DANIEL MENCHE – Kataract

Once again, the inexpressible sense of potency received as a gift from Daniel Menche’s experiments affirms its dominance, this time in a 39-minute piece based on recordings of waterfalls in the Pacific Northwest, processed and enhanced in the studio with some measure of electronics.

The compositional configuration in Kataract follows an arc of sorts, an itinerary defined by ominous, devastating and, at the end of the day, spellbinding tones. The initial pulse is accompanied by an intimidating kind of reverberation, akin to the animal perception of an earthquake that’s about to become manifest. It doesn’t take too much for the massive wall of noise to come out and destroy as the liquid sources are corrupted and re-sequenced, thus giving life to varying degrees of dynamic shift and shape modification. We hear feedback, synthetic waves, heavy percussion, powerful wind, aircrafts, even screaming – but, as always, it’s all a figment of our imagination.

What we get for real instead is the quintessence of a positive brutality generated by natural phenomena. The mastery in Menche’s craft transforms this simple yet critical element in a means for entering a state of transcendence typical of his finest creations; so remotely distant from the discounted amassments and alterations recorded on CDR by a gazillion of wannabes. He collects sonic essences by exploiting the intensification and the inside structures of an environmental occurrence, letting the beneficiaries understand the parameters and the regulations that, ultimately, are innate in every type of chaos.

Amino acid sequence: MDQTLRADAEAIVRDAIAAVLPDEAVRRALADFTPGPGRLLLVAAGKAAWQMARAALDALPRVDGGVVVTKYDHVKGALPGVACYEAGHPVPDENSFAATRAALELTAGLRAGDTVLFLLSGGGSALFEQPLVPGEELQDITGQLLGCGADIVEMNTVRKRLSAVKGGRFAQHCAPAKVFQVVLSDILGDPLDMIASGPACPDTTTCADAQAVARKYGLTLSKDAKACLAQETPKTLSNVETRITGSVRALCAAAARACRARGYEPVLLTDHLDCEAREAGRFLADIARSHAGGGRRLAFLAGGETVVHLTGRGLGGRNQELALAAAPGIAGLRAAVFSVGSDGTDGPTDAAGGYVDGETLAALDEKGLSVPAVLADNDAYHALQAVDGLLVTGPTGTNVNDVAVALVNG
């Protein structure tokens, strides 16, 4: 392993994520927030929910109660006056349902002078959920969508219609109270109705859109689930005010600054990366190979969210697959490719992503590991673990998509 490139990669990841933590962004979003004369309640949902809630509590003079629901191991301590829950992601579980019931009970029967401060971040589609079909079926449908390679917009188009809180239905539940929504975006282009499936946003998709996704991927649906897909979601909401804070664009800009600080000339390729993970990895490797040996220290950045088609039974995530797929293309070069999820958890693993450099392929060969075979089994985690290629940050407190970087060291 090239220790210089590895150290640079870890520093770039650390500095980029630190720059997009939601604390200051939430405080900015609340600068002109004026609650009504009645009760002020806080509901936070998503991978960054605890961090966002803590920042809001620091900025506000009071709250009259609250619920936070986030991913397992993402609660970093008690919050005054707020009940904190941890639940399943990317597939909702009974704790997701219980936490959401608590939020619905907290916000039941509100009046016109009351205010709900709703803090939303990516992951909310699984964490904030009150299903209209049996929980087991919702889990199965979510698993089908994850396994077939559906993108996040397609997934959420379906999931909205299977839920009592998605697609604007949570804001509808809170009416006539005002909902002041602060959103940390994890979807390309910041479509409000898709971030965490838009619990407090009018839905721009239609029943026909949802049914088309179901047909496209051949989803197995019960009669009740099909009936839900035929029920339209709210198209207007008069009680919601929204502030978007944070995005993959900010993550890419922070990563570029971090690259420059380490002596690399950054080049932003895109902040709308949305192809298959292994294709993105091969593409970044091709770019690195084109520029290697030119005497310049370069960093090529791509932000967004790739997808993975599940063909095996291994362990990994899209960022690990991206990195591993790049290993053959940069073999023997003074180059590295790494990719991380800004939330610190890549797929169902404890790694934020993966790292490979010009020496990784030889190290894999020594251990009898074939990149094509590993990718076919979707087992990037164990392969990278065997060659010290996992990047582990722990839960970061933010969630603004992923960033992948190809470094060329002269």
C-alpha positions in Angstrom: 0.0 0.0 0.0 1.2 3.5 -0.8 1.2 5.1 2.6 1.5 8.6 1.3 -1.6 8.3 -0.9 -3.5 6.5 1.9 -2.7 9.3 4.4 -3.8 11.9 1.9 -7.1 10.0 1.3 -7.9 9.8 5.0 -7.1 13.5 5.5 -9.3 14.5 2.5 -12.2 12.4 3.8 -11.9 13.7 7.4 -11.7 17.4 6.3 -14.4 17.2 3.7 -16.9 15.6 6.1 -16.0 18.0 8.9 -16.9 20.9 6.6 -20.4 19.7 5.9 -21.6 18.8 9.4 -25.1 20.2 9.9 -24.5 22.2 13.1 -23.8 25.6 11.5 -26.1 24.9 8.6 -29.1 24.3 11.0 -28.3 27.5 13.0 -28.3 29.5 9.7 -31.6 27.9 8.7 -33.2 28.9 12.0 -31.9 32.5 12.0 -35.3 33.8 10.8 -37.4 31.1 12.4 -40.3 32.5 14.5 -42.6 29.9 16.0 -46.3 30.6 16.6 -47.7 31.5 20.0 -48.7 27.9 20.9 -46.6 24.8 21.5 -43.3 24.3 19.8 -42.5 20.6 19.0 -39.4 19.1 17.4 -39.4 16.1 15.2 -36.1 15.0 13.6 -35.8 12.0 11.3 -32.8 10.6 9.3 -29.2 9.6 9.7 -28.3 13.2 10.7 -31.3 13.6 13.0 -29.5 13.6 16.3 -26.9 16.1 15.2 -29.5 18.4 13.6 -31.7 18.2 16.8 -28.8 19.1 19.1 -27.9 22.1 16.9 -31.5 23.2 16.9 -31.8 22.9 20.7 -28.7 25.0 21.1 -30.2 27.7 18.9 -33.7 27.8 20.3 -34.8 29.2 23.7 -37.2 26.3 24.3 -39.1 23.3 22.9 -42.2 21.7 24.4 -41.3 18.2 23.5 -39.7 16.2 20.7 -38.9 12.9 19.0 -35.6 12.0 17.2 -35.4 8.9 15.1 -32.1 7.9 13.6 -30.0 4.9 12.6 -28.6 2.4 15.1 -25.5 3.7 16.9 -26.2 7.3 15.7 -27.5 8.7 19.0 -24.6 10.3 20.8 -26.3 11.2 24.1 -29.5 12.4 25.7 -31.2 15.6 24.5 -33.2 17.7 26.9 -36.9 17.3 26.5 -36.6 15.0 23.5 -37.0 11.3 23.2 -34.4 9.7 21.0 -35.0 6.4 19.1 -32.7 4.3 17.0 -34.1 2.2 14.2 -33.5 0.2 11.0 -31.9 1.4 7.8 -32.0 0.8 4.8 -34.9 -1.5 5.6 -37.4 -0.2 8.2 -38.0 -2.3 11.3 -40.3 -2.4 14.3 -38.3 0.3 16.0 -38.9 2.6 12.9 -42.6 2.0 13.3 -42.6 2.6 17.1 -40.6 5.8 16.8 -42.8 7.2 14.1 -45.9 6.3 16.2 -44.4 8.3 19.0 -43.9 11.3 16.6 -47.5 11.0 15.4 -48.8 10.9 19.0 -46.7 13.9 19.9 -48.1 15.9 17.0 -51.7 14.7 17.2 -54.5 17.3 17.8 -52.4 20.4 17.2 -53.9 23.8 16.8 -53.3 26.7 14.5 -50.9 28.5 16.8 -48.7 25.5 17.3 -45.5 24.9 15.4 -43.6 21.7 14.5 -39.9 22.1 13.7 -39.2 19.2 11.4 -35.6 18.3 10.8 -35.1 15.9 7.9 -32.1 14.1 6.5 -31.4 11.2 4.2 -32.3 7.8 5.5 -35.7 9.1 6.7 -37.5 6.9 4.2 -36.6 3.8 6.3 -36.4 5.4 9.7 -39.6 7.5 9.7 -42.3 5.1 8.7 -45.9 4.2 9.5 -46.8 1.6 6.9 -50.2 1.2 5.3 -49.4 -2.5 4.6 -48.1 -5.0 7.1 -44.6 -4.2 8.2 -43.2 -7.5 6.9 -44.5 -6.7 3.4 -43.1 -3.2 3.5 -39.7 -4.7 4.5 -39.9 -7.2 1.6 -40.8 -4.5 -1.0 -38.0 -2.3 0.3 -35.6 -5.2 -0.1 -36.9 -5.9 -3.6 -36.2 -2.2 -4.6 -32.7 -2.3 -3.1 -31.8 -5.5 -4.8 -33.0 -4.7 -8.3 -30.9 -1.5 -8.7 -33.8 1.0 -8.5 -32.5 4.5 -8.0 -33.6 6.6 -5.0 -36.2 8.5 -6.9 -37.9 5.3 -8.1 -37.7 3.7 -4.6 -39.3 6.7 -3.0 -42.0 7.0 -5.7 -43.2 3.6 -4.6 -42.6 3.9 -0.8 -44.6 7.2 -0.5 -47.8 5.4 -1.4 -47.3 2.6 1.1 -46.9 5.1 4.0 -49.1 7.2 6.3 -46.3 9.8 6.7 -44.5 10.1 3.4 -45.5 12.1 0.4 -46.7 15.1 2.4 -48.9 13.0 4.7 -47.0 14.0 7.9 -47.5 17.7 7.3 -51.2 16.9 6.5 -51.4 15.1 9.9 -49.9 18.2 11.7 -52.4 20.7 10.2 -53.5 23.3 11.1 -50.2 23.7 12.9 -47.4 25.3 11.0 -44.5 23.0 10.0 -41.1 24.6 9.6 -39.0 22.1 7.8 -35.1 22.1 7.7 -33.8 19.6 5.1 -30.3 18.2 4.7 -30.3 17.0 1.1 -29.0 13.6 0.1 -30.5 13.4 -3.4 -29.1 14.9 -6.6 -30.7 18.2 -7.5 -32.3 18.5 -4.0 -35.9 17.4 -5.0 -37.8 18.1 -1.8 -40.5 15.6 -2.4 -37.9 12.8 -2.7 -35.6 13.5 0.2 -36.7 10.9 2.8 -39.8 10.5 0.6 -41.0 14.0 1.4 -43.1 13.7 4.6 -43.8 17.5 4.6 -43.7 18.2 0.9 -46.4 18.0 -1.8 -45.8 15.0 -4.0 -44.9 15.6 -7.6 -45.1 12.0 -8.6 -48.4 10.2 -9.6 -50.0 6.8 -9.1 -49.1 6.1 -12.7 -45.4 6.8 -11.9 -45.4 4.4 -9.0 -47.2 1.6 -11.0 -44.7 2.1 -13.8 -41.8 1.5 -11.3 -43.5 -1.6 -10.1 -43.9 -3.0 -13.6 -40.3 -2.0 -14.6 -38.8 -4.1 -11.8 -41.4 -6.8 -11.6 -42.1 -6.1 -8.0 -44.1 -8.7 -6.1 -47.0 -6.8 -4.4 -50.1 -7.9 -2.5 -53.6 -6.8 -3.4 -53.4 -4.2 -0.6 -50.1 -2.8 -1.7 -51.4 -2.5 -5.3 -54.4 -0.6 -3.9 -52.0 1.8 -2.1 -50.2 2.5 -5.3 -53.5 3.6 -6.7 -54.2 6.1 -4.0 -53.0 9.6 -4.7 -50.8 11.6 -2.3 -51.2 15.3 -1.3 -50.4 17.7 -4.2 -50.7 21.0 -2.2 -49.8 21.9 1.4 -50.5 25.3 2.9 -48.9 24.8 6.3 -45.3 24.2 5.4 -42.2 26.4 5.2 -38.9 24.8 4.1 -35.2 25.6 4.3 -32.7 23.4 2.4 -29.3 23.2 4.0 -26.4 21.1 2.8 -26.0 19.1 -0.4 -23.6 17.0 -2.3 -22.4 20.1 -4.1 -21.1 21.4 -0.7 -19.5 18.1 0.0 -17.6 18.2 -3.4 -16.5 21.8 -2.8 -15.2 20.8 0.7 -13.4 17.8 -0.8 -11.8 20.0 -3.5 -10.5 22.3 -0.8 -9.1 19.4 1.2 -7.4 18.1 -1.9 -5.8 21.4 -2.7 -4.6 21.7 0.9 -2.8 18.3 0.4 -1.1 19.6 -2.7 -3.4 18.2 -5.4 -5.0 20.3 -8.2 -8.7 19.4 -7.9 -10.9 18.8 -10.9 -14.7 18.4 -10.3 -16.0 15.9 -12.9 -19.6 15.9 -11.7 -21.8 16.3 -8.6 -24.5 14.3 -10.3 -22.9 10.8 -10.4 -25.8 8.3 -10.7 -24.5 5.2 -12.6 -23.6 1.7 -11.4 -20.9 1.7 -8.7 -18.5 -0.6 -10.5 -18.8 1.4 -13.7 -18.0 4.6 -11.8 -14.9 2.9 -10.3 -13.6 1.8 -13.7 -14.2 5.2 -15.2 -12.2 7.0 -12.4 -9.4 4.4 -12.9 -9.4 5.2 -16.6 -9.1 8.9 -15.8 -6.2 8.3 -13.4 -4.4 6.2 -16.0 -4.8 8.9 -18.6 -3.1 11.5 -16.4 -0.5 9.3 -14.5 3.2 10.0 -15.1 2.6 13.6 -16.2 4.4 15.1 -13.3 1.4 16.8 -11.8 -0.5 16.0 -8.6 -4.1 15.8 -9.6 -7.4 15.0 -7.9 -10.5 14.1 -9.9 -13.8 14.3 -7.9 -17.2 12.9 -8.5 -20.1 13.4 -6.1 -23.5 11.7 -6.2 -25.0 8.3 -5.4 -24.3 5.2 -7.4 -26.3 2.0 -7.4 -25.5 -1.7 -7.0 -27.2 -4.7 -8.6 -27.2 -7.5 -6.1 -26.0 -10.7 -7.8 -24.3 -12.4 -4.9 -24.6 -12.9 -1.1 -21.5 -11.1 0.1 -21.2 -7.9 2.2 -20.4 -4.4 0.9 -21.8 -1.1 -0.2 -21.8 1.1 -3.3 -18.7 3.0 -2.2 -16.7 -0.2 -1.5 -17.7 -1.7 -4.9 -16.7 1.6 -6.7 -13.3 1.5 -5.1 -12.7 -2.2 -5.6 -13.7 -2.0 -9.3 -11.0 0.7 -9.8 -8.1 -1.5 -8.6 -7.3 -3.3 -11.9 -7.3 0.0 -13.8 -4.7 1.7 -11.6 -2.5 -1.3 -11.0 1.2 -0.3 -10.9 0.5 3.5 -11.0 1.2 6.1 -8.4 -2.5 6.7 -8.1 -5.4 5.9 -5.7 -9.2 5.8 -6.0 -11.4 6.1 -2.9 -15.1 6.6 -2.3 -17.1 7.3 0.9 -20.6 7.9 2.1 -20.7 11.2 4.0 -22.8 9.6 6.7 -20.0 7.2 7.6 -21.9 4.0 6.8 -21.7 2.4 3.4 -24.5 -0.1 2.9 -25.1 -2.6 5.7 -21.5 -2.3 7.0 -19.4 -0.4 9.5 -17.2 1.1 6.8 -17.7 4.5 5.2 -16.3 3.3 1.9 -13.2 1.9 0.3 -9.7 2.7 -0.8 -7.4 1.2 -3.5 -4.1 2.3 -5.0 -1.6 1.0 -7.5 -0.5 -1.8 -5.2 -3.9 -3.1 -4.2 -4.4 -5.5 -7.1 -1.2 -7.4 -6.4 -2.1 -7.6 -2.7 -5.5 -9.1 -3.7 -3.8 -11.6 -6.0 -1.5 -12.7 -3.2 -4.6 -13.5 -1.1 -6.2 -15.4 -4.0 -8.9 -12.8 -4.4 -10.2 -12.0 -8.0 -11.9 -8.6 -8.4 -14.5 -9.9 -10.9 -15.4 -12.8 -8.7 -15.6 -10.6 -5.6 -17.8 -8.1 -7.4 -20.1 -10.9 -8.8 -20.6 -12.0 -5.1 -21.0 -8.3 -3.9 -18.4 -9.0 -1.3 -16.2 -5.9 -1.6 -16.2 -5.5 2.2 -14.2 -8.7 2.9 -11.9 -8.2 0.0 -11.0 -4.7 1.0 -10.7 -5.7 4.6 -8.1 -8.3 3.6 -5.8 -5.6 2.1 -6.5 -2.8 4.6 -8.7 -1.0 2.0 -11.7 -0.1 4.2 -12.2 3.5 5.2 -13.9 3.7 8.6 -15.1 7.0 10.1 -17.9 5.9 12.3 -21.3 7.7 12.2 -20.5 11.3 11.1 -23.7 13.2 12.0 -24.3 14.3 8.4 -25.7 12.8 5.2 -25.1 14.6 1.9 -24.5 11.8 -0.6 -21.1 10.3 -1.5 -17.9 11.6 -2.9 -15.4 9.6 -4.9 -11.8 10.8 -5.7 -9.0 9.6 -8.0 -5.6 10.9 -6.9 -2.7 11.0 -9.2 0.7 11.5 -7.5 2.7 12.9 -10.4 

When the incessant ferocity is finally placated and the music directs towards an adequate conclusion (strangely enough, with a sound that recalls an amplified flow gurgling down a drain underlined by impressive subsonics), one feels like having been invulnerable throughout. On the contrary, a superior force just overwhelmed us. This artist is an unsurpassed extractor of harmonic significance from wholesome violence, and we’ve been shouting this for almost 20 years now.

Editions Mego

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